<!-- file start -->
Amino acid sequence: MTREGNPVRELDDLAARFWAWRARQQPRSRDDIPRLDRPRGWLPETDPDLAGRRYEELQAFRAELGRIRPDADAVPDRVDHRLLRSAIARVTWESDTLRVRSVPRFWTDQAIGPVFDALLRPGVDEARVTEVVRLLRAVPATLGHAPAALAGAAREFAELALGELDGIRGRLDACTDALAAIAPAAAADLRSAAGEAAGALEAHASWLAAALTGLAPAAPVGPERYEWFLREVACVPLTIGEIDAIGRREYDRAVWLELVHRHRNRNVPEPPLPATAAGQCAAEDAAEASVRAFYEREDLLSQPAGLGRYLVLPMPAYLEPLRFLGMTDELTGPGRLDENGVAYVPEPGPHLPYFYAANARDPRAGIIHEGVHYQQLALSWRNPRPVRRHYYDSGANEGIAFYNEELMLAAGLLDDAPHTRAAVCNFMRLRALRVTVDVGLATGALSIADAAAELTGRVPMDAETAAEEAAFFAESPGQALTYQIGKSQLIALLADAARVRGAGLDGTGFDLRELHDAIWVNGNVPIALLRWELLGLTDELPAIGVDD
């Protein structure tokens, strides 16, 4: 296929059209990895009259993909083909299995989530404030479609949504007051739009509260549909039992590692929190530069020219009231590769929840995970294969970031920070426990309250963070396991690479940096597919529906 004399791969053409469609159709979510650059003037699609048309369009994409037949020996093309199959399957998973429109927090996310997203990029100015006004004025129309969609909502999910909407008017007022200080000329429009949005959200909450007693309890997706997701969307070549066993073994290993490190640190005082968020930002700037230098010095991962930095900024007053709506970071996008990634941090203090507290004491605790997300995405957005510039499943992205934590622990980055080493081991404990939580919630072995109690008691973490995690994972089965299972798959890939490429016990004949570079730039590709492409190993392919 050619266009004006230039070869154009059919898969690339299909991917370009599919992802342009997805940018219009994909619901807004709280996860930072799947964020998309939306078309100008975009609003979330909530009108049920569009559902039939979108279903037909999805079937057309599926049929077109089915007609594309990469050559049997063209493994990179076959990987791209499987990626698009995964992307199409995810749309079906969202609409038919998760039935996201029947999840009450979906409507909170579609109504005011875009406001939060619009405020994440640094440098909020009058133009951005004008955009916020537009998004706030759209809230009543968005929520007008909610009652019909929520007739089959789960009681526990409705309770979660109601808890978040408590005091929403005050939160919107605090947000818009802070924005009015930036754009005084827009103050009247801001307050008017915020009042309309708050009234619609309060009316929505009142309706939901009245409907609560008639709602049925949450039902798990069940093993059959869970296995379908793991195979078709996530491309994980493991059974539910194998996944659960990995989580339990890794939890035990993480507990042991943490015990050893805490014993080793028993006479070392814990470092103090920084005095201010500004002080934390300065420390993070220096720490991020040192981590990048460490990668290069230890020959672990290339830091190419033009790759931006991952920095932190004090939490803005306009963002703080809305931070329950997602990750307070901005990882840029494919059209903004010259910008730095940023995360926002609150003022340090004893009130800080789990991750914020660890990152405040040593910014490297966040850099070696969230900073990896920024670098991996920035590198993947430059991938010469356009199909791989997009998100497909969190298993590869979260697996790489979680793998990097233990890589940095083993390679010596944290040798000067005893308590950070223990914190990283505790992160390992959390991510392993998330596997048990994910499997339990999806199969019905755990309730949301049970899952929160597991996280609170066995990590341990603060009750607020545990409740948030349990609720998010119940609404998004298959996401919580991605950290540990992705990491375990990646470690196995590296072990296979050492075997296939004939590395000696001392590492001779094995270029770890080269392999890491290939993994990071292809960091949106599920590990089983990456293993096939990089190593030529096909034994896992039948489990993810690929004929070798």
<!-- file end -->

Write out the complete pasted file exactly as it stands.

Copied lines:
Amino acid sequence: MTREGNPVRELDDLAARFWAWRARQQPRSRDDIPRLDRPRGWLPETDPDLAGRRYEELQAFRAELGRIRPDADAVPDRVDHRLLRSAIARVTWESDTLRVRSVPRFWTDQAIGPVFDALLRPGVDEARVTEVVRLLRAVPATLGHAPAALAGAAREFAELALGELDGIRGRLDACTDALAAIAPAAAADLRSAAGEAAGALEAHASWLAAALTGLAPAAPVGPERYEWFLREVACVPLTIGEIDAIGRREYDRAVWLELVHRHRNRNVPEPPLPATAAGQCAAEDAAEASVRAFYEREDLLSQPAGLGRYLVLPMPAYLEPLRFLGMTDELTGPGRLDENGVAYVPEPGPHLPYFYAANARDPRAGIIHEGVHYQQLALSWRNPRPVRRHYYDSGANEGIAFYNEELMLAAGLLDDAPHTRAAVCNFMRLRALRVTVDVGLATGALSIADAAAELTGRVPMDAETAAEEAAFFAESPGQALTYQIGKSQLIALLADAARVRGAGLDGTGFDLRELHDAIWVNGNVPIALLRWELLGLTDELPAIGVDD
């Protein structure tokens, strides 16, 4: 296929059209990895009259993909083909299995989530404030479609949504007051739009509260549909039992590692929190530069020219009231590769929840995970294969970031920070426990309250963070396991690479940096597919529906 004399791969053409469609159709979510650059003037699609048309369009994409037949020996093309199959399957998973429109927090996310997203990029100015006004004025129309969609909502999910909407008017007022200080000329429009949005959200909450007693309890997706997701969307070549066993073994290993490190640190005082968020930002700037230098010095991962930095900024007053709506970071996008990634941090203090507290004491605790997300995405957005510039499943992205934590622990980055080493081991404990939580919630072995109690008691973490995690994972089965299972798959890939490429016990004949570079730039590709492409190993392919 050619266009004006230039070869154009059919898969690339299909991917370009599919992802342009997805940018219009994909619901807004709280996860930072799947964020998309939306078309100008975009609003979330909530009108049920569009559902039939979108279903037909999805079937057309599926049929077109089915007609594309990469050559049997063209493994990179076959990987791209499987990626698009995964992307199409995810749309079906969202609409038919998760039935996201029947999840009450979906409507909170579609109504005011875009406001939060619009405020994440640094440098909020009058133009951005004008955009916020537009998004706030759209809230009543968005929520007008909610009652019909929520007739089959789960009681526990409705309770979660109601808890978040408590005091929403005050939160919107605090947000818009802070924005009015930036754009005084827009103050009247801001307050008017915020009042309309708050009234619609309060009316929505009142309706939901009245409907609560008639709602049925949450039902798990069940093993059959869970296995379908793991195979078709996530491309994980493991059974539910194998996944659960990995989580339990890794939890035990993480507990042991943490015990050893805490014993080793028993006479070392814990470092103090920084005095201010500004002080934390300065420390993070220096720490991020040192981590990048460490990668290069230890020959672990290339830091190419033009790759931006991952920095932190004090939490803005306009963002703080809305931070329950997602990750307070901005990882840029494919059209903004010259910008730095940023995360926002609150003022340090004893009130800080789990991750914020660890990152405040040593910014490297966040850099070696969230900073990896920024670098991996920035590198993947430059991938010469356009199909791989997009998100497909969190298993590869979260697996790489979680793998990097233990890589940095083993390679010596944290040798000067005893308590950070223990914190990283505790992160390992959390991510392993998330596997048990994910499997339990999806199969019905755990309730949301049970899952929160597991996280609170066995990590341990603060009750607020545990409740948030349990609720998010119940609404998004298959996401919580991605950290540990992705990491375990990646470690196995590296072990296979050492075997296939004939590395000696001392590492001779094995270029770890080269392999890491290939993994990071292809960091949106599920590990089983990456293993096939990089190593030529096909034994896992039948489990993810690929004929070798």